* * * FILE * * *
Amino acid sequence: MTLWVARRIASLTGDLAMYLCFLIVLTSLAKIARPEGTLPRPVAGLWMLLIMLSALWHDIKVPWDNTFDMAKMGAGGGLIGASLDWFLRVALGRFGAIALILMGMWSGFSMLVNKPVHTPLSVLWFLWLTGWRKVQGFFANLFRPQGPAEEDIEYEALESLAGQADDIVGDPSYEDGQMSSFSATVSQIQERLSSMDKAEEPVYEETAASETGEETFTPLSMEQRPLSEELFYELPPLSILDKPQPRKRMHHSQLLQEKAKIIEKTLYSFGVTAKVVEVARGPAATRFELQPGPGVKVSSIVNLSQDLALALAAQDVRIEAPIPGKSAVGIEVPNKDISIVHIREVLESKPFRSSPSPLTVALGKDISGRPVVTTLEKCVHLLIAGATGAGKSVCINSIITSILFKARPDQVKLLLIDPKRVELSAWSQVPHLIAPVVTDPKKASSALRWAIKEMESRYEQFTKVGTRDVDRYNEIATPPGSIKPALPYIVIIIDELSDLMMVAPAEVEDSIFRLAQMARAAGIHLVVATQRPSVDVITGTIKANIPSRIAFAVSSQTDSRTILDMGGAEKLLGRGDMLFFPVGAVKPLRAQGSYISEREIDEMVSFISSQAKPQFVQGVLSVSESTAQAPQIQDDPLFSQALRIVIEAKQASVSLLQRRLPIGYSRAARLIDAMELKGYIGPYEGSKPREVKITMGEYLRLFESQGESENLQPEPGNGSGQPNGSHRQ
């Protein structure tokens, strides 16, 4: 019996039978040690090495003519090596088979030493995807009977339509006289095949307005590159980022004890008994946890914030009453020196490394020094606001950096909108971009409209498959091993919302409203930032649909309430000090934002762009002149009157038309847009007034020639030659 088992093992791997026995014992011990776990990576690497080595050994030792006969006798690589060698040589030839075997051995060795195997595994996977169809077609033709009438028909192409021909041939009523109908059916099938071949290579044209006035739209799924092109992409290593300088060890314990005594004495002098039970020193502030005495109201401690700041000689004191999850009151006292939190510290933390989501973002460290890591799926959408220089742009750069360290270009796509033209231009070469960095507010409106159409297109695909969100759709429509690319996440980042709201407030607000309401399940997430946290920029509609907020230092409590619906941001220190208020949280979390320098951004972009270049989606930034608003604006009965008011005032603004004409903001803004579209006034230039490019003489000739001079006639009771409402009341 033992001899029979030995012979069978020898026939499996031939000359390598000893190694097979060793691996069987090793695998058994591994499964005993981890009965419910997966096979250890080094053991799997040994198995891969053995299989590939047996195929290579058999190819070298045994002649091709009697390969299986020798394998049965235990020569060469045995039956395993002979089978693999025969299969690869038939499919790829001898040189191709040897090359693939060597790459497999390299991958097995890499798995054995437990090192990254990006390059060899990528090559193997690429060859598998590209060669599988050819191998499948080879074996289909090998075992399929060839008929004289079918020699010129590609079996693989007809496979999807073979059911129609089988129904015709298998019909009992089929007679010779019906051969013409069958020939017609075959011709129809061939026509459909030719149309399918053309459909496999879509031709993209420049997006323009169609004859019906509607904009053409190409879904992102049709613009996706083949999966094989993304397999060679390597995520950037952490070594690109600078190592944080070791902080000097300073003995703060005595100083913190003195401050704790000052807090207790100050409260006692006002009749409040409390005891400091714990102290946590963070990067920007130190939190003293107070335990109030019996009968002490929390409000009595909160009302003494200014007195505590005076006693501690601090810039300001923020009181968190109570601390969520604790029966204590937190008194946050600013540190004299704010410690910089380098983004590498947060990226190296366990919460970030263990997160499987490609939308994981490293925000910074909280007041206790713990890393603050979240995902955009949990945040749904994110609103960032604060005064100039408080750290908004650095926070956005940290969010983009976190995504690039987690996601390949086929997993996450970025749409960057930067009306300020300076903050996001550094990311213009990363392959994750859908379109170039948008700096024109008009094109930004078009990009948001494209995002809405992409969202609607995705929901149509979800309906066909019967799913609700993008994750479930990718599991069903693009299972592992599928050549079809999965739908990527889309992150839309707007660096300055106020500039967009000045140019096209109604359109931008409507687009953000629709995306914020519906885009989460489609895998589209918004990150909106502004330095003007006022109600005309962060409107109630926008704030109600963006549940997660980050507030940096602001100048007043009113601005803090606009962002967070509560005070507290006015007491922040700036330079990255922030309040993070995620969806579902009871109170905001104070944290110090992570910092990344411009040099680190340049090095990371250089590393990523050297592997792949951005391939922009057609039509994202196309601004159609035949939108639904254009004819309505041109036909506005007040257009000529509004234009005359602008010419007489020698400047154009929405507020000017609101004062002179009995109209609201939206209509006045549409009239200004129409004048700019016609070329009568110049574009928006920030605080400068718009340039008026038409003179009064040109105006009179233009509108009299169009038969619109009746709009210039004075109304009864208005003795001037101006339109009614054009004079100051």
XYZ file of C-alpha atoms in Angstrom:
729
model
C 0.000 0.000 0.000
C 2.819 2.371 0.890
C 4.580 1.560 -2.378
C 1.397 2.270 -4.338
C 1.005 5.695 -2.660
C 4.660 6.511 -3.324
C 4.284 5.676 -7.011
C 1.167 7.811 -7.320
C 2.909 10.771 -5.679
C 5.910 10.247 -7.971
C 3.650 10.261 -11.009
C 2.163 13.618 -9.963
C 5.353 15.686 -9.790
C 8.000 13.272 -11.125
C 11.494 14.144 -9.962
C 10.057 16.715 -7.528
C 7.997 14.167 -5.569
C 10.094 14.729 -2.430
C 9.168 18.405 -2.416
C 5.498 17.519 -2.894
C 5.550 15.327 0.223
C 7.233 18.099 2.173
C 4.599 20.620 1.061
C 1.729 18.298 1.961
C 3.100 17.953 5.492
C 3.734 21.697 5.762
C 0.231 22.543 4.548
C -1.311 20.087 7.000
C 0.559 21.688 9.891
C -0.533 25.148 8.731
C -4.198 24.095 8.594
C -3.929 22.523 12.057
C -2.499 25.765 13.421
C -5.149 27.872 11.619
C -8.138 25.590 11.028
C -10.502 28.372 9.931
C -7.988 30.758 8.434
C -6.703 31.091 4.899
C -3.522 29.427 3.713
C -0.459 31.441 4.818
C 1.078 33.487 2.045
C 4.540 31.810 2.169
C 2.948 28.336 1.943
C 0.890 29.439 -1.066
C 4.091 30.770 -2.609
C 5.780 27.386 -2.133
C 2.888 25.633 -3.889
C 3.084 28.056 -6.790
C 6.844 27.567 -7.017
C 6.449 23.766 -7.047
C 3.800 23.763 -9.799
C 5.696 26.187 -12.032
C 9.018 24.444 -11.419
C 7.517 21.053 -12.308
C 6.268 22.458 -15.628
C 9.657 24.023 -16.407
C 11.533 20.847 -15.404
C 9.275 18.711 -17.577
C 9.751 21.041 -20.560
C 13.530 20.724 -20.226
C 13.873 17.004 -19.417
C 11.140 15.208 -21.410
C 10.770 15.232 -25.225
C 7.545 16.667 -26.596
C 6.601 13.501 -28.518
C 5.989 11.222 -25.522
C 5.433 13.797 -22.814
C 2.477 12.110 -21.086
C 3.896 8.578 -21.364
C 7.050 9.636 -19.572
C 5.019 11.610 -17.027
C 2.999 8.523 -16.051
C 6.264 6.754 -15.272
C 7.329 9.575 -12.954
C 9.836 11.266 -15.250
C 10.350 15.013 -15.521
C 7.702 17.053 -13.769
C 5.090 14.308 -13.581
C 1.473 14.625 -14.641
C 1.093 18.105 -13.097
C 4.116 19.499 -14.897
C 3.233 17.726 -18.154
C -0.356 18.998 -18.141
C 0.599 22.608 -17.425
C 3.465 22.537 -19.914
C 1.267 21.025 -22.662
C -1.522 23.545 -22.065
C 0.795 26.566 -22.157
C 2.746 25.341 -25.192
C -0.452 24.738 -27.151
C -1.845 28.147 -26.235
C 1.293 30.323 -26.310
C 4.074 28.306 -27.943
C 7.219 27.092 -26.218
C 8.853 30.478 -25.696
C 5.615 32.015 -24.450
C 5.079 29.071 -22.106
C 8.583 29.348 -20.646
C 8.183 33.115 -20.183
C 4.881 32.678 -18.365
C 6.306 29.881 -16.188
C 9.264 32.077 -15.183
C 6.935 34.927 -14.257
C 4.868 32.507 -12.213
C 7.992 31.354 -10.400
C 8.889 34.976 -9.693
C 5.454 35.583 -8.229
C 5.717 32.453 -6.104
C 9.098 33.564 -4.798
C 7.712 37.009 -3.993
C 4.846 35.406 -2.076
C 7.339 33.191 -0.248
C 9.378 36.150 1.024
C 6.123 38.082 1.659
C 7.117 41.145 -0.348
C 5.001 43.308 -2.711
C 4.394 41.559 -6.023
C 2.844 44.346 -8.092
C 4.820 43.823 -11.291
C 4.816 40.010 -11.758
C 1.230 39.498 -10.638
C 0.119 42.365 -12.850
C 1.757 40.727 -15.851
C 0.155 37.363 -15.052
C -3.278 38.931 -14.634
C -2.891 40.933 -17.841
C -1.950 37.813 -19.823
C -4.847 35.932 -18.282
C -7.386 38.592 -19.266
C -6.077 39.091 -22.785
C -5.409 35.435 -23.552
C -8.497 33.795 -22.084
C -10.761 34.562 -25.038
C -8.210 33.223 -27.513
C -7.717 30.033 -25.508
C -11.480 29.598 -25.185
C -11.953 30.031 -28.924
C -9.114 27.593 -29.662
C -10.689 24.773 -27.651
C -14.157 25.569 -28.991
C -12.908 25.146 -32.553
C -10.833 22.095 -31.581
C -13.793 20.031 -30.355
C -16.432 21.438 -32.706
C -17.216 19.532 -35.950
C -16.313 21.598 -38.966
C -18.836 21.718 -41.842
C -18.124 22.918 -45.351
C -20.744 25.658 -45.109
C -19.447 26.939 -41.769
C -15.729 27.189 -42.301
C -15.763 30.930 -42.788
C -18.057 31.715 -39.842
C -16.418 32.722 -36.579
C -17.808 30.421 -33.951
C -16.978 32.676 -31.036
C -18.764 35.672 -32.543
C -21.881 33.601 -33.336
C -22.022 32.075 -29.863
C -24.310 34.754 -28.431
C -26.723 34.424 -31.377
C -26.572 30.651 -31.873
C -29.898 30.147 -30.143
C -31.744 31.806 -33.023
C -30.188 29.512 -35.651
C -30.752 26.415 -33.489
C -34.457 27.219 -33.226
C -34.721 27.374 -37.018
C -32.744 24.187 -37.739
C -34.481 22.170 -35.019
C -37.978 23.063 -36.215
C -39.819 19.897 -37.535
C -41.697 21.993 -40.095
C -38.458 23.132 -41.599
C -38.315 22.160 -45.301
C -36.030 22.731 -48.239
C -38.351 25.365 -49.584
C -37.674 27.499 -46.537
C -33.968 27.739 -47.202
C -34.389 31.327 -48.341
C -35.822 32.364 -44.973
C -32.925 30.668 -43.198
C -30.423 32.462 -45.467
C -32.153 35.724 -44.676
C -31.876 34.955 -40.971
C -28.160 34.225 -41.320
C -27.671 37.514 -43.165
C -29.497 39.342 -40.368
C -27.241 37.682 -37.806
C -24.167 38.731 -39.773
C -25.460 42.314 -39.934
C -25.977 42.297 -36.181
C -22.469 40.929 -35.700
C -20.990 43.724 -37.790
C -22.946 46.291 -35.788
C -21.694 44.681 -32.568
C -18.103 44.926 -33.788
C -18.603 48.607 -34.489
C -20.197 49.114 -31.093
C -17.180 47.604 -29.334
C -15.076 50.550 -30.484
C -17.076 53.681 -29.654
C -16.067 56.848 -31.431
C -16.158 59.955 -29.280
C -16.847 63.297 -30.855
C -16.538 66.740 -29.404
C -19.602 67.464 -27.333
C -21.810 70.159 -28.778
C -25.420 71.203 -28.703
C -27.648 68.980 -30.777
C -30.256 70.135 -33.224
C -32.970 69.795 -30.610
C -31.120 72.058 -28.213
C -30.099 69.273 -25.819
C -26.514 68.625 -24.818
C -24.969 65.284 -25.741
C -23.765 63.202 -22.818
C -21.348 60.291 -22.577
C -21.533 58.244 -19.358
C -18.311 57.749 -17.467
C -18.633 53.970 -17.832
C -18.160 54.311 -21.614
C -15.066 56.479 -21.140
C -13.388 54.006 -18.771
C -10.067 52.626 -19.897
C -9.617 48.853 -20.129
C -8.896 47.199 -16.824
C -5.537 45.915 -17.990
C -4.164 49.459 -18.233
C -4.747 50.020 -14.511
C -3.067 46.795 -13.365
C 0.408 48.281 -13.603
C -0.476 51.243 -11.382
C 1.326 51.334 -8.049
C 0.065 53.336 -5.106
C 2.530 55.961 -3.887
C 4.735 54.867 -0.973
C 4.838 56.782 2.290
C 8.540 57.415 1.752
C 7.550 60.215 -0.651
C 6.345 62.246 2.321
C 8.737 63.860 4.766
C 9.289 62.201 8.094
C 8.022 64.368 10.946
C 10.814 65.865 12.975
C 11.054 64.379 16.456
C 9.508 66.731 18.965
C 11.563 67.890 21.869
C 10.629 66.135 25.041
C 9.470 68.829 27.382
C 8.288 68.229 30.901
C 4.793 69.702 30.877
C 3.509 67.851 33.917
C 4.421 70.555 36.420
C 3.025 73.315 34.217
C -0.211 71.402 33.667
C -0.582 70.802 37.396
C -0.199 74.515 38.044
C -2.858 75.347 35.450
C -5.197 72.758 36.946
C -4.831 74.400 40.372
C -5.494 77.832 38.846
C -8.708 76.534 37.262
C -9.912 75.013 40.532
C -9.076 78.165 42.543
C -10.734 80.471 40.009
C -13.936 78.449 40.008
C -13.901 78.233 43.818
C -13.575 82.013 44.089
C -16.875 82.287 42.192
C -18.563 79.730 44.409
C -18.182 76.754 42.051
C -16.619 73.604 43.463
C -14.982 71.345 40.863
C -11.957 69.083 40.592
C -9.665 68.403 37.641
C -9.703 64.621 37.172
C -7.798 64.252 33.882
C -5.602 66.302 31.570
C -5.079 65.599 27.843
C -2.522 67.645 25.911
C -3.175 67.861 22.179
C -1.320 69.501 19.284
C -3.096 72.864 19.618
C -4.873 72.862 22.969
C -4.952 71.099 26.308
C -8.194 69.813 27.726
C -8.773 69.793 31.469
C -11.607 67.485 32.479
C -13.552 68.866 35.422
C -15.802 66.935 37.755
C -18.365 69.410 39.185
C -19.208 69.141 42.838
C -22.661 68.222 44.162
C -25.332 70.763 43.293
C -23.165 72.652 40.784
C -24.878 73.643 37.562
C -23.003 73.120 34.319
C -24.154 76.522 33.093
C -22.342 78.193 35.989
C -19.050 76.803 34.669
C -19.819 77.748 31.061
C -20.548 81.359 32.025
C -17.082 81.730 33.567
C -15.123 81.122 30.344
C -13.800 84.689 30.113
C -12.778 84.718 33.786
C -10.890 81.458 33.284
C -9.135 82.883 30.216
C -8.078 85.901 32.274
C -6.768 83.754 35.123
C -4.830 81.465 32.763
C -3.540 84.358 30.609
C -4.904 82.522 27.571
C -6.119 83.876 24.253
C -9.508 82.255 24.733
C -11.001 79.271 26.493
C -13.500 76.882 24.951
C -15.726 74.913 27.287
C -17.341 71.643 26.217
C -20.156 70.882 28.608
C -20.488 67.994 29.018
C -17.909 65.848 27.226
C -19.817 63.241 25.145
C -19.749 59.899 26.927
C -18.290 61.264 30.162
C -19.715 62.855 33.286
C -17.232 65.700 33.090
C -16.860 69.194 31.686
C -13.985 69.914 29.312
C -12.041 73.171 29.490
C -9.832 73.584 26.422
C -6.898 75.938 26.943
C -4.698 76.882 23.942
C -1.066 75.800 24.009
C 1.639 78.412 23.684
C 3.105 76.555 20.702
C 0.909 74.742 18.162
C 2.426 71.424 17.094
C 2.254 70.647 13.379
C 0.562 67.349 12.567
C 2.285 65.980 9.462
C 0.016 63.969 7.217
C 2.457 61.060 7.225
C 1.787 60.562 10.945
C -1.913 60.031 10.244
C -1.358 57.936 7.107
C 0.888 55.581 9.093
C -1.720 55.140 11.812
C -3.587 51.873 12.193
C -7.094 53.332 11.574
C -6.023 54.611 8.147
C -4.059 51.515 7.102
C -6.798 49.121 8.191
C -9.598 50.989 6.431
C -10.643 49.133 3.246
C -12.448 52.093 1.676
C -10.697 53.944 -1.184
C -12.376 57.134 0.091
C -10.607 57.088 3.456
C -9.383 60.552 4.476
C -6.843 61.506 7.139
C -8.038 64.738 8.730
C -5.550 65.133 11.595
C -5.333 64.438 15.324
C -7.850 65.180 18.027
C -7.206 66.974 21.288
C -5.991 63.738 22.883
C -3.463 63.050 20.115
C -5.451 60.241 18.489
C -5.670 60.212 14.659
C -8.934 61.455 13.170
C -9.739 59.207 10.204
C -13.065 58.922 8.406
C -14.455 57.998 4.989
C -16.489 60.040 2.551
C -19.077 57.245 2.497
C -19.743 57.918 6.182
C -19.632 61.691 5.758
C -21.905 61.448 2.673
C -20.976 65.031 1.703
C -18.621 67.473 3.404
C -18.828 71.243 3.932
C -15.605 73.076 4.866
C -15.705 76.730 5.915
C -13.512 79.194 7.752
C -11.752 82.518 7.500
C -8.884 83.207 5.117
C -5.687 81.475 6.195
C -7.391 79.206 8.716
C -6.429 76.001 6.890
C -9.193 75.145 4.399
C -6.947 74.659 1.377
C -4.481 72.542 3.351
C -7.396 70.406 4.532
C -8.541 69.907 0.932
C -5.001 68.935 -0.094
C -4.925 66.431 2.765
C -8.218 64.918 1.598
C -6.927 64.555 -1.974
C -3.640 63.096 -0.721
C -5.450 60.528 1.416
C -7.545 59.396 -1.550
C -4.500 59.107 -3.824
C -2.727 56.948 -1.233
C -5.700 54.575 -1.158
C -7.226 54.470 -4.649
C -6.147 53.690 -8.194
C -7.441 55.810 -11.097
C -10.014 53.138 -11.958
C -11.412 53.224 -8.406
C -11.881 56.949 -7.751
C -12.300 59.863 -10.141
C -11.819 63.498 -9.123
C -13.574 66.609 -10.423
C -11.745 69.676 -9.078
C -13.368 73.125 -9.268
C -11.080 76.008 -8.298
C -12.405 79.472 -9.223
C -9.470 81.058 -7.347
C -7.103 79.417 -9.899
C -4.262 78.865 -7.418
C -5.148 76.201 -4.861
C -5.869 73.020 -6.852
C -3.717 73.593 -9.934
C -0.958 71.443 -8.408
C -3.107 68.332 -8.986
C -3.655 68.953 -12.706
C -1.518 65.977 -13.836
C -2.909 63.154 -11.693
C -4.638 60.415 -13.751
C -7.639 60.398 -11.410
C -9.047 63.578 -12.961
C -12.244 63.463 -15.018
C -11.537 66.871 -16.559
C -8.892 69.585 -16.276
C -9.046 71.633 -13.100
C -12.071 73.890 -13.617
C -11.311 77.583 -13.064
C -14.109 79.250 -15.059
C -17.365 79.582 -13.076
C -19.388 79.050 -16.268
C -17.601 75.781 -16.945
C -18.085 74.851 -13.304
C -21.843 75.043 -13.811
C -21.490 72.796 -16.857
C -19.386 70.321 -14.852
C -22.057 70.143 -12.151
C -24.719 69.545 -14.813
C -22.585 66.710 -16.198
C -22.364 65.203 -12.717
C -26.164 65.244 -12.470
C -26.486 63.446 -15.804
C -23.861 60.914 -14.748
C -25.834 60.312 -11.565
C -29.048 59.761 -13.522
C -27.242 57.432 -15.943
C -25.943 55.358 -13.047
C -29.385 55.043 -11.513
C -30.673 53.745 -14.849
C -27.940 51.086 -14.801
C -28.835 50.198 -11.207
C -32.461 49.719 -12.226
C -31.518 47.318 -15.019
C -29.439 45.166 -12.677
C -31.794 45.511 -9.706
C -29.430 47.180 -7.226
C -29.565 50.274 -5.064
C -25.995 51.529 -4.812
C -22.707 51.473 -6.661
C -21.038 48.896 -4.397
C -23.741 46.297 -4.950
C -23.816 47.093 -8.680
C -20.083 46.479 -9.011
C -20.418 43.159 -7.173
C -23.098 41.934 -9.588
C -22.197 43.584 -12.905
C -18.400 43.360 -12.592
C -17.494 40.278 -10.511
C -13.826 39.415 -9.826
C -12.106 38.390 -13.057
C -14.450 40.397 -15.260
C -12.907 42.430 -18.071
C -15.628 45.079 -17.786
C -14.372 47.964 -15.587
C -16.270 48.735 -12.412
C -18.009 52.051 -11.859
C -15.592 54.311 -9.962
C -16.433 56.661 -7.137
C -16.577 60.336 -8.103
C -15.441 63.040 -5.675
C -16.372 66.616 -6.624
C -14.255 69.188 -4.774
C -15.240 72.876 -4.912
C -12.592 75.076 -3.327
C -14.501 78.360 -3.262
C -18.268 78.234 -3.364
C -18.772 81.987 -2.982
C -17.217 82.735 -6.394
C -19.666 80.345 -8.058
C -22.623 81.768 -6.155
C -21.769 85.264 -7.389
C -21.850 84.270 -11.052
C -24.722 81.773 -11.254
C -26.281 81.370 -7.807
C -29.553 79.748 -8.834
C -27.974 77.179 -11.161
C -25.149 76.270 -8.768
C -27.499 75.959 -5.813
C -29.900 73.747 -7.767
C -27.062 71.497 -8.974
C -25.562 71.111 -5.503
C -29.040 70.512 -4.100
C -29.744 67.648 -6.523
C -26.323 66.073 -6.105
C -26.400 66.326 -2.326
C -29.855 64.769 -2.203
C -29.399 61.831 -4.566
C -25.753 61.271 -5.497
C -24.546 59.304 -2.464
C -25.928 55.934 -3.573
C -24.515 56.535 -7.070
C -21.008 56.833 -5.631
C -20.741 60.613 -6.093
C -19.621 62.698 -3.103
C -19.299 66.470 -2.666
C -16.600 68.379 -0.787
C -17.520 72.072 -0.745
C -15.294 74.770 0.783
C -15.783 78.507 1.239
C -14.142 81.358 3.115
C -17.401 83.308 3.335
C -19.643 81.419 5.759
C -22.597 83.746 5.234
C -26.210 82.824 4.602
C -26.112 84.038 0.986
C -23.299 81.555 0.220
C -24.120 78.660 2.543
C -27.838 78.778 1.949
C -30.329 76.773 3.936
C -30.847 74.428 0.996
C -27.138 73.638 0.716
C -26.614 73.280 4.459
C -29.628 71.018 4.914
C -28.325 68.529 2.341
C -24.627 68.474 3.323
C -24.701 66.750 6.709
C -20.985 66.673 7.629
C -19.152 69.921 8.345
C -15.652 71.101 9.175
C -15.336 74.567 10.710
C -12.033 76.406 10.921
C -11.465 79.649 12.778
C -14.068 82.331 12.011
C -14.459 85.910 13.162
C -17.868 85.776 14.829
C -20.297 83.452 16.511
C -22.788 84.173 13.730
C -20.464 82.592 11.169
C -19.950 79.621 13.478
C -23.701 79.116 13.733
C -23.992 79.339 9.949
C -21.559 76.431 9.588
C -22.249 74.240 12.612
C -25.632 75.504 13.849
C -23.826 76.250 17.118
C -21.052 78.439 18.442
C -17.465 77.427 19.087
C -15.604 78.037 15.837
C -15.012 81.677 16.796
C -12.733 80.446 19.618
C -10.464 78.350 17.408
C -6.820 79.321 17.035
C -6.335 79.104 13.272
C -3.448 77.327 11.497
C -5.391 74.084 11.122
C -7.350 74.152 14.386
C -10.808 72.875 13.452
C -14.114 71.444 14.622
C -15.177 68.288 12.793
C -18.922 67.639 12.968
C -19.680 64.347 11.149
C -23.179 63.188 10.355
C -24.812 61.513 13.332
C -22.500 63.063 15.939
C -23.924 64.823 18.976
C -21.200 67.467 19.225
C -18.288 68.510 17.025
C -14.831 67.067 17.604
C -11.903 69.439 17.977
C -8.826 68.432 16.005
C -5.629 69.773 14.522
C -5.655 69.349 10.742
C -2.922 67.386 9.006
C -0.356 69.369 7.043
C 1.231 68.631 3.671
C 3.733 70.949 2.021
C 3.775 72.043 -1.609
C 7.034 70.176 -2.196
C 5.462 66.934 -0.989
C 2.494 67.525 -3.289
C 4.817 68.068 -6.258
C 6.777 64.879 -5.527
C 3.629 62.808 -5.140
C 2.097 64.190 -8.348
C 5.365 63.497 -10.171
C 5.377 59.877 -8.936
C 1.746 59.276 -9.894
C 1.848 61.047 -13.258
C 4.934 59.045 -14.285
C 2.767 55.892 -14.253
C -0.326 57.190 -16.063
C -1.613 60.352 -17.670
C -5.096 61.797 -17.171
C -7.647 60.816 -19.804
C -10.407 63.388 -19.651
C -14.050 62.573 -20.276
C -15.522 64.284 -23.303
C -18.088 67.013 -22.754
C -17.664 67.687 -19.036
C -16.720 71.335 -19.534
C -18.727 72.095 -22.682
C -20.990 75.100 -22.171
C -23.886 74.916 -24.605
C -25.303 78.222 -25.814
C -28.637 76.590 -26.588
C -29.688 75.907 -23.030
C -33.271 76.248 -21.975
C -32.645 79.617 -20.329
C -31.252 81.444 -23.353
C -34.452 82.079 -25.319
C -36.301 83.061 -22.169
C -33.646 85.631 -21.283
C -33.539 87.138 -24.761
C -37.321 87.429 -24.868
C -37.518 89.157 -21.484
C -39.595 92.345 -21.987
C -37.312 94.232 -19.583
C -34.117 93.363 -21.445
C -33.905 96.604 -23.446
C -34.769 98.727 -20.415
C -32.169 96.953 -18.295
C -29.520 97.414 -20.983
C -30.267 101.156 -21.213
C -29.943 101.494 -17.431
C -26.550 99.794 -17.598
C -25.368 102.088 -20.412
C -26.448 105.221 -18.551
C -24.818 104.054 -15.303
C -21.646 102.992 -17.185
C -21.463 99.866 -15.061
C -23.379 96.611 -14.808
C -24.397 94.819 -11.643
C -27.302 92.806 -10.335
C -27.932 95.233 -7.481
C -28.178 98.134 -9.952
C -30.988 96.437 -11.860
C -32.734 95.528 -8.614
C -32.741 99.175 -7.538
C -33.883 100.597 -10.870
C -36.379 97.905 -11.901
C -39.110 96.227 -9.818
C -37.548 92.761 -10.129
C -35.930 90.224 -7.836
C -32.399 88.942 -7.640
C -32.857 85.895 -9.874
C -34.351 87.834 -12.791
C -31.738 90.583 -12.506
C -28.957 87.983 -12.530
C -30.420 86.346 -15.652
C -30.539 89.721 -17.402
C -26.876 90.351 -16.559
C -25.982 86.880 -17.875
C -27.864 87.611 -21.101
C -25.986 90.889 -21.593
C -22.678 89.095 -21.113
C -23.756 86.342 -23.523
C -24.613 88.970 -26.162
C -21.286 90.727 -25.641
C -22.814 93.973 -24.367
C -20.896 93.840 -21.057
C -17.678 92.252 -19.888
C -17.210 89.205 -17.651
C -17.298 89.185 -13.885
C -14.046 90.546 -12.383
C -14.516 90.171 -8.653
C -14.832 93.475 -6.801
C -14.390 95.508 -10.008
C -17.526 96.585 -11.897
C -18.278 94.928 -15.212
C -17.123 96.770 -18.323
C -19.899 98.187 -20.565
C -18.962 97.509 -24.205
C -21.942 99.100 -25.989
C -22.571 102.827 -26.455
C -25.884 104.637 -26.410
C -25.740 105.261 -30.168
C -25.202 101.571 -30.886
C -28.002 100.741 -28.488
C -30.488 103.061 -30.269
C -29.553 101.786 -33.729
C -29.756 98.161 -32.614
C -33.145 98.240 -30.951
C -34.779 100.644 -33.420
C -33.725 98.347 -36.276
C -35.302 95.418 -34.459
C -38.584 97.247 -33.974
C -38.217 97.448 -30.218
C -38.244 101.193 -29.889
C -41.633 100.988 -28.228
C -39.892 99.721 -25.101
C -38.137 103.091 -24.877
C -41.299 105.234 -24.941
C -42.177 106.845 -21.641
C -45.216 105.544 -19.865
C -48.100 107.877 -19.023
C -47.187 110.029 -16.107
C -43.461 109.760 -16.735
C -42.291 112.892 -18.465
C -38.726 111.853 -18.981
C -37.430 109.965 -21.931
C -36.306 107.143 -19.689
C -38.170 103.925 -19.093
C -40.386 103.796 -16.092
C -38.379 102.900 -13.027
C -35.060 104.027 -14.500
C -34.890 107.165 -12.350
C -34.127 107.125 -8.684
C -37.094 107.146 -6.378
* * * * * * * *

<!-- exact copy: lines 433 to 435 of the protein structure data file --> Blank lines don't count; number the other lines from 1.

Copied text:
C -3.655 68.953 -12.706
C -1.518 65.977 -13.836
C -2.909 63.154 -11.693